By combining data from both types of studies, scientists do their best to make an educated assessment of a substance's cancer-causing ability. When the available evidence is compelling but not felt to be conclusive, the substance may be considered to be a probable carcinogen. But in some cases there simply isn't enough information to be certain one way or the other.

For more information on how possible carcinogens are studied and classified, see the separate American Cancer Society document, Environmental and Occupational Cancer Risk Factors: Overview.

Who determines how carcinogens are classified?

Several agencies (national and international) are responsible for determining the cancer-causing potential of different substances.

International Agency for Research on Cancer

The International Agency for Research on Cancer (IARC) is part of the World Health Organization (WHO). Its major goal is to identify causes of cancer. The most widely used system for classifying carcinogens comes from the IARC. In the past 30 years, the IARC has evaluated the cancer-causing potential of more than 900 likely candidates, placing them into one of the following groups:

Group 1: Carcinogenic to humans
Group 2A: Probably carcinogenic to humans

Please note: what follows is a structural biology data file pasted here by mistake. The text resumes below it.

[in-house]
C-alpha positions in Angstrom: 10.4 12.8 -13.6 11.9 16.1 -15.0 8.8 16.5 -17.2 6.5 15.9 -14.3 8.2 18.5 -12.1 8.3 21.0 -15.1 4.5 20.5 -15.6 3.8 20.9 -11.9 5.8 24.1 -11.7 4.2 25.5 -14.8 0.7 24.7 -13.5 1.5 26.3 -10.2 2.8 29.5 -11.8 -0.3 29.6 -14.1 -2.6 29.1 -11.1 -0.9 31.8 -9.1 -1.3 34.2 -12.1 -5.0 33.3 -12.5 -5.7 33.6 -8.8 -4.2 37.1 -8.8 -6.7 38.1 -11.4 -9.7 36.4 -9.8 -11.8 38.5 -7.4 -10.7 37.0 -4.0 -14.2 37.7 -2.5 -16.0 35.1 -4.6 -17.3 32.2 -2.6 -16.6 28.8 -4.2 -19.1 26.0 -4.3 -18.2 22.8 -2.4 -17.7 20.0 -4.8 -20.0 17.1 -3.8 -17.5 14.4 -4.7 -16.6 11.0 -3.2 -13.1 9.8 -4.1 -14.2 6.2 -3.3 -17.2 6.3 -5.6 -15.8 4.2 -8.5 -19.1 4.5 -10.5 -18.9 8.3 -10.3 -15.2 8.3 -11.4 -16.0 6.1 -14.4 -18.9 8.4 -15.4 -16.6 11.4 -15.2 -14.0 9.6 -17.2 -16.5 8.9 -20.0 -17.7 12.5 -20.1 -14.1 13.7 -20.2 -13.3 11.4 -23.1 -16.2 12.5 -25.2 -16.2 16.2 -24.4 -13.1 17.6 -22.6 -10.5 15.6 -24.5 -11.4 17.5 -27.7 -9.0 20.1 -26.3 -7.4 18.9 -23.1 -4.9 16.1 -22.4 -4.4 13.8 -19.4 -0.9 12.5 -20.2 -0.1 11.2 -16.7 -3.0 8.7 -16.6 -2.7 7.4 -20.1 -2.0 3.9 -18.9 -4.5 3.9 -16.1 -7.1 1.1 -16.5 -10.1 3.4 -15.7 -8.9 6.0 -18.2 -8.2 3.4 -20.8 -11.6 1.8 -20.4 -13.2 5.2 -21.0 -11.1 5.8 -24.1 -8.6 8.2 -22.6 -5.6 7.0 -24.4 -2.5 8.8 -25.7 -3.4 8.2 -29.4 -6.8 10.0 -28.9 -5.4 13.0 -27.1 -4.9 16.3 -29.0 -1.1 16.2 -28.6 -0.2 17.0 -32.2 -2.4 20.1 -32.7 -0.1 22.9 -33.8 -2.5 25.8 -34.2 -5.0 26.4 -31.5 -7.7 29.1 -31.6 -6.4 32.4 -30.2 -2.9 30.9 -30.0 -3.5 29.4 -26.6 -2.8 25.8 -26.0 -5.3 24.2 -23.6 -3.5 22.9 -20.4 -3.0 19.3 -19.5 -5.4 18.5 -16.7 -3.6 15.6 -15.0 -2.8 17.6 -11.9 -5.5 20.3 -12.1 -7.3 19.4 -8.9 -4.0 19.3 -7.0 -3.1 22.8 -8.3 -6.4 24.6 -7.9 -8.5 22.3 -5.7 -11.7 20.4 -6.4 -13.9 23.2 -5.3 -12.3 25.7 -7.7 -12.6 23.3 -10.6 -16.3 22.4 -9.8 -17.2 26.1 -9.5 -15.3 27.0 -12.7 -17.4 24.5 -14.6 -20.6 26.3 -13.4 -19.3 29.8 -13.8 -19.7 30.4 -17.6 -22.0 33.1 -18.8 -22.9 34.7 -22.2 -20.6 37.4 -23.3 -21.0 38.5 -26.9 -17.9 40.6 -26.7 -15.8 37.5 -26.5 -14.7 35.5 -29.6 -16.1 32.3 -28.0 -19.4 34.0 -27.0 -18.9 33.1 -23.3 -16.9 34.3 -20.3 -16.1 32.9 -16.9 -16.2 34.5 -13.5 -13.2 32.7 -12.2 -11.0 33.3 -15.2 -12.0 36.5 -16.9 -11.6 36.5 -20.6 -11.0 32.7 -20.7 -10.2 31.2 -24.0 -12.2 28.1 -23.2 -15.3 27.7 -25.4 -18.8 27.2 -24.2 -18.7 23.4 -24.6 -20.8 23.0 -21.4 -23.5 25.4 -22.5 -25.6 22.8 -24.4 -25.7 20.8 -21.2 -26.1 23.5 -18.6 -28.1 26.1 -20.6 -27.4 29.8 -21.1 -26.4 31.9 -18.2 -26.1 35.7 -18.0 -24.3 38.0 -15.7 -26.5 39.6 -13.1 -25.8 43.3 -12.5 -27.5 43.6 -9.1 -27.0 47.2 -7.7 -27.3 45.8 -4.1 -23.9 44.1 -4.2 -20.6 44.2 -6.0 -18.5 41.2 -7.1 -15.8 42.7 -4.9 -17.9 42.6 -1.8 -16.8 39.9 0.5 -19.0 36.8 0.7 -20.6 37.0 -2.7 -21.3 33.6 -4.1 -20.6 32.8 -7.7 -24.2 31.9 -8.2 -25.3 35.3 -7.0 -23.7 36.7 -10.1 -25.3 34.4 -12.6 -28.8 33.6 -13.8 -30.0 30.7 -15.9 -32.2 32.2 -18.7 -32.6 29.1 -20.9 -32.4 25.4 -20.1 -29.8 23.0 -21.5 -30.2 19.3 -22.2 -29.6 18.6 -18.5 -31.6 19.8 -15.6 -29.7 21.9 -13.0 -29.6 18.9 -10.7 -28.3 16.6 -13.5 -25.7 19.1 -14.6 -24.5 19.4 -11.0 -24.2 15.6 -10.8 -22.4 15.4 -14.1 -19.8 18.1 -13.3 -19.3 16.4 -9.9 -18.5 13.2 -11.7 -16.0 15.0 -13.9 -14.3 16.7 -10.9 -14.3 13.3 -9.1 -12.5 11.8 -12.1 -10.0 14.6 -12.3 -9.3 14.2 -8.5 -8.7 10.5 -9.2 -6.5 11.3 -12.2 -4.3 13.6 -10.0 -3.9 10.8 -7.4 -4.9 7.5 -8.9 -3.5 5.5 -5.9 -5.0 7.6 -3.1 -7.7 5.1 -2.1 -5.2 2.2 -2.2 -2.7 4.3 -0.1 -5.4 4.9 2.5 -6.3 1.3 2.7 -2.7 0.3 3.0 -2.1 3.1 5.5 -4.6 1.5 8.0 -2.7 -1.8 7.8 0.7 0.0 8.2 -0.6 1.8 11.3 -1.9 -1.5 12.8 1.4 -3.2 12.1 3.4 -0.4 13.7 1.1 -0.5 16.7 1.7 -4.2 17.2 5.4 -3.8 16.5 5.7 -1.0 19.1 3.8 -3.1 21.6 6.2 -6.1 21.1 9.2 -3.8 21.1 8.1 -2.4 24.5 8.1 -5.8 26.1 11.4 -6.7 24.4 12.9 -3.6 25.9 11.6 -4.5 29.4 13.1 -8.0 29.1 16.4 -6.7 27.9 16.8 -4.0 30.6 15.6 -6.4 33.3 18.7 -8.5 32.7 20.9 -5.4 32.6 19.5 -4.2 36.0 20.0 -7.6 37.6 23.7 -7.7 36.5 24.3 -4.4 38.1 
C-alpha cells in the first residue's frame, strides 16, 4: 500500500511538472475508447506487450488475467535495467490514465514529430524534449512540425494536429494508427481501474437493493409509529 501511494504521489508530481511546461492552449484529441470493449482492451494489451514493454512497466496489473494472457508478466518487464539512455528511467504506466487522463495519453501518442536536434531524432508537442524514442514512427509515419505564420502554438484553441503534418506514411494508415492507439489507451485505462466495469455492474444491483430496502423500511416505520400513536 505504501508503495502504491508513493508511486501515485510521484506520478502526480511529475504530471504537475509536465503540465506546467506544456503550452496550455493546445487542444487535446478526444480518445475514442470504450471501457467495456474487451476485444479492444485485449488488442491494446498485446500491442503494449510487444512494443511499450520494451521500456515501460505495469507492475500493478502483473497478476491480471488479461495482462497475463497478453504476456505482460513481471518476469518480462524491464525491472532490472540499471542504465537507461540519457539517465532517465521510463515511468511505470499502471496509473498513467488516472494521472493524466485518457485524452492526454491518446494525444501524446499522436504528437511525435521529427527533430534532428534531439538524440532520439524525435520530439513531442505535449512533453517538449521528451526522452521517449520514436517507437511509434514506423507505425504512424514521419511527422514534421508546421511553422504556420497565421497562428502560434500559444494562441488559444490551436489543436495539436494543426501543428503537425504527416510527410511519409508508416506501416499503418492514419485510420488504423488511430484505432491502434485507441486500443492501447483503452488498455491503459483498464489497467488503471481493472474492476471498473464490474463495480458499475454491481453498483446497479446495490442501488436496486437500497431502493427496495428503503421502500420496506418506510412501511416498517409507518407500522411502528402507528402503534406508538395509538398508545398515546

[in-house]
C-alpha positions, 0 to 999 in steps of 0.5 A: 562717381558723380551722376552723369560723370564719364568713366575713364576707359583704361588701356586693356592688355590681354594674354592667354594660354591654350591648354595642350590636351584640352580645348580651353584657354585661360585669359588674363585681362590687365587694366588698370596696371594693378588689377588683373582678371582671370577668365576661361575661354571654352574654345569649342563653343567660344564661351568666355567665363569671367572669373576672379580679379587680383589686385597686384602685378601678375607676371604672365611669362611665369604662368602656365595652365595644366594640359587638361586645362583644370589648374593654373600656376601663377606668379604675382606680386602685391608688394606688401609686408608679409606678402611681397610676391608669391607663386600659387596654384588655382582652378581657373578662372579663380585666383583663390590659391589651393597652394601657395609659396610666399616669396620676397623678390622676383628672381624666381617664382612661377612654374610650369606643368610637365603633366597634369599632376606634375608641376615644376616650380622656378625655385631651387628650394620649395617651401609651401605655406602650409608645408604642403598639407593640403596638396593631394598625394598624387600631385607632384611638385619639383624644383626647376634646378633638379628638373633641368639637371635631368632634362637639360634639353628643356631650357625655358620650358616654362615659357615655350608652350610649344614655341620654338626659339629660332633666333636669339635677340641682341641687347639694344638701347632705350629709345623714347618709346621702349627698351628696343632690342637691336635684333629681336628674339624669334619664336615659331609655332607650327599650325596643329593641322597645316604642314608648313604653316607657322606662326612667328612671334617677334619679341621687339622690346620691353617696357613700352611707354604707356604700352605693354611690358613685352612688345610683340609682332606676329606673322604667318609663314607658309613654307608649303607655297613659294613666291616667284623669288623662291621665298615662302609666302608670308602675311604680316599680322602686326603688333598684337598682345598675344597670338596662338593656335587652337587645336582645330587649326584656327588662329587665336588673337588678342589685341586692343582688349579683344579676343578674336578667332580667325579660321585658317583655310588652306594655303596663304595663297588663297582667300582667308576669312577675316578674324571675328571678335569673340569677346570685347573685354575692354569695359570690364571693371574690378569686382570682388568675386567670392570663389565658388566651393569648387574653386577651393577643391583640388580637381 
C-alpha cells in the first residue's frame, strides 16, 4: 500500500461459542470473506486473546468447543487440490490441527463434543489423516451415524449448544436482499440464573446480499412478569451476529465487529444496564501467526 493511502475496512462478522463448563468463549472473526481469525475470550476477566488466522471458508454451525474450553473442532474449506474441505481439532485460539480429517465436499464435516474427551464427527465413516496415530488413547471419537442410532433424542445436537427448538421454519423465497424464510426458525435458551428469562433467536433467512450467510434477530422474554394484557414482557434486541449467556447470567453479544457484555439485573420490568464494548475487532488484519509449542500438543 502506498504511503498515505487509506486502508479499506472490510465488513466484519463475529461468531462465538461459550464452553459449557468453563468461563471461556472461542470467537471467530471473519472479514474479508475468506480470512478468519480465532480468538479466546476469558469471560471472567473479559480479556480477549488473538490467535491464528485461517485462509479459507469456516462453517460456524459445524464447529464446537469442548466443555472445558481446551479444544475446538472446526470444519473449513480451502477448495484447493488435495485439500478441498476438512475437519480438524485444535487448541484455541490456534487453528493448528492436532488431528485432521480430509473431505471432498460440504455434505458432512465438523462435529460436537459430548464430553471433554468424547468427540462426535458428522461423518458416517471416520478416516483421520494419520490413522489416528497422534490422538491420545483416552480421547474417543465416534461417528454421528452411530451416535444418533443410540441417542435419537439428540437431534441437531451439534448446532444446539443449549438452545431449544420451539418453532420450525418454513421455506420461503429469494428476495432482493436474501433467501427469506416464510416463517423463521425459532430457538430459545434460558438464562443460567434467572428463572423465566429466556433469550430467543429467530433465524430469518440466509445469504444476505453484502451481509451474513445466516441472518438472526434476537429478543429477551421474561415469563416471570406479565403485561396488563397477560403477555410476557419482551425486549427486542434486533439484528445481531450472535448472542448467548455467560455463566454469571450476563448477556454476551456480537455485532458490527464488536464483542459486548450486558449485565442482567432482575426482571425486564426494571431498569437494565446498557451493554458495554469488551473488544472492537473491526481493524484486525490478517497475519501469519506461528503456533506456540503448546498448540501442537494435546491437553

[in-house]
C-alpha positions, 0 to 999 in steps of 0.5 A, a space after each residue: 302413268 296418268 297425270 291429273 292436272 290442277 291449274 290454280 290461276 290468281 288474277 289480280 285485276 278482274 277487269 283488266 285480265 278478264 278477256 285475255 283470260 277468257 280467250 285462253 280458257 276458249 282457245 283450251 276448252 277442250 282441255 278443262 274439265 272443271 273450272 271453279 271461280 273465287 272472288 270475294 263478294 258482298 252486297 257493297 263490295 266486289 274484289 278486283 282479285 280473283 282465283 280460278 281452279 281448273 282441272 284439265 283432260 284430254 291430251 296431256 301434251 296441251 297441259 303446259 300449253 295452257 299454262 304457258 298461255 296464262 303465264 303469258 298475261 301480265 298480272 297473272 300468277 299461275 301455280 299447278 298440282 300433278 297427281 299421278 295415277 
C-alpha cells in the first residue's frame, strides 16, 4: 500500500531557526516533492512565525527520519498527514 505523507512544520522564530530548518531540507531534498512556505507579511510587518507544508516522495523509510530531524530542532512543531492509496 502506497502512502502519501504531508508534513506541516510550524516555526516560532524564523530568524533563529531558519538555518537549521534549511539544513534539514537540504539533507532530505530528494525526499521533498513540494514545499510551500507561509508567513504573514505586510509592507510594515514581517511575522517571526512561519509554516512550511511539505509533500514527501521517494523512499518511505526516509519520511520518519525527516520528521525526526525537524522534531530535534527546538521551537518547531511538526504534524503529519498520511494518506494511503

Group 2B: Possibly carcinogenic to humans
Group 3: Unclassifiable as to carcinogenicity in humans
Group 4: Probably not carcinogenic to humans
Perhaps not surprisingly, based on how hard it can be to test these candidate carcinogens, most are listed as being of probable, possible, or unknown risk. Only a little over 100 are classified as "carcinogenic to humans."

National Toxicology Program

The US National Toxicology Program (NTP) is formed from parts of several different US government agencies, including the National Institutes of Health (NIH), the Centers for Disease Control and Prevention (CDC), and the Food and Drug Administration (FDA). In the United States, the NTP releases the Report on Carcinogens about every 2 years.

The Report on Carcinogens (RoC) identifies 2 groups of agents:

"Known to be human carcinogens"
"Reasonably anticipated to be human carcinogens"
Unlike the IARC's list, the RoC does not list substances that have been studied and found not to be carcinogens.

Environmental Protection Agency

The US Environmental Protection Agency (EPA) maintains the Integrated Risk Information System (IRIS), an electronic database that contains information on human health effects from exposure to various substances in the environment. The EPA uses a rating system similar to that of IARC when describing the cancer-causing potential of a substance: